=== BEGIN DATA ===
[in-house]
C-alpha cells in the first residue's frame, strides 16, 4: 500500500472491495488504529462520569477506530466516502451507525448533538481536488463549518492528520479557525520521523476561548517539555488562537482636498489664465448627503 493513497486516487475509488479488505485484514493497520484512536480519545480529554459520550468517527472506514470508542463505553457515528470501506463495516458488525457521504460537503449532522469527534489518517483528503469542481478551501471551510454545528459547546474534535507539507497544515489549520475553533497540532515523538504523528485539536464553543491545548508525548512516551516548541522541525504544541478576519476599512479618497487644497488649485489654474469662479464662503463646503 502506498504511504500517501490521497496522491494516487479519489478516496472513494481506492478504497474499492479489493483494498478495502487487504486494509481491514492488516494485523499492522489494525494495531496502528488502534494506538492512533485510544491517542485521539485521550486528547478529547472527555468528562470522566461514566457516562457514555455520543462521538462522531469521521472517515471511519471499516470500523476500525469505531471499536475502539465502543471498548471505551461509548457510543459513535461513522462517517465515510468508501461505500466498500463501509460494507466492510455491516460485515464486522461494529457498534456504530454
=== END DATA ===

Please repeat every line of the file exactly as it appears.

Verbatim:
[in-house]
C-alpha cells in the first residue's frame, strides 16, 4: 500500500472491495488504529462520569477506530466516502451507525448533538481536488463549518492528520479557525520521523476561548517539555488562537482636498489664465448627503 493513497486516487475509488479488505485484514493497520484512536480519545480529554459520550468517527472506514470508542463505553457515528470501506463495516458488525457521504460537503449532522469527534489518517483528503469542481478551501471551510454545528459547546474534535507539507497544515489549520475553533497540532515523538504523528485539536464553543491545548508525548512516551516548541522541525504544541478576519476599512479618497487644497488649485489654474469662479464662503463646503 502506498504511504500517501490521497496522491494516487479519489478516496472513494481506492478504497474499492479489493483494498478495502487487504486494509481491514492488516494485523499492522489494525494495531496502528488502534494506538492512533485510544491517542485521539485521550486528547478529547472527555468528562470522566461514566457516562457514555455520543462521538462522531469521521472517515471511519471499516470500523476500525469505531471499536475502539465502543471498548471505551461509548457510543459513535461513522462517517465515510468508501461505500466498500463501509460494507466492510455491516460485515464486522461494529457498534456504530454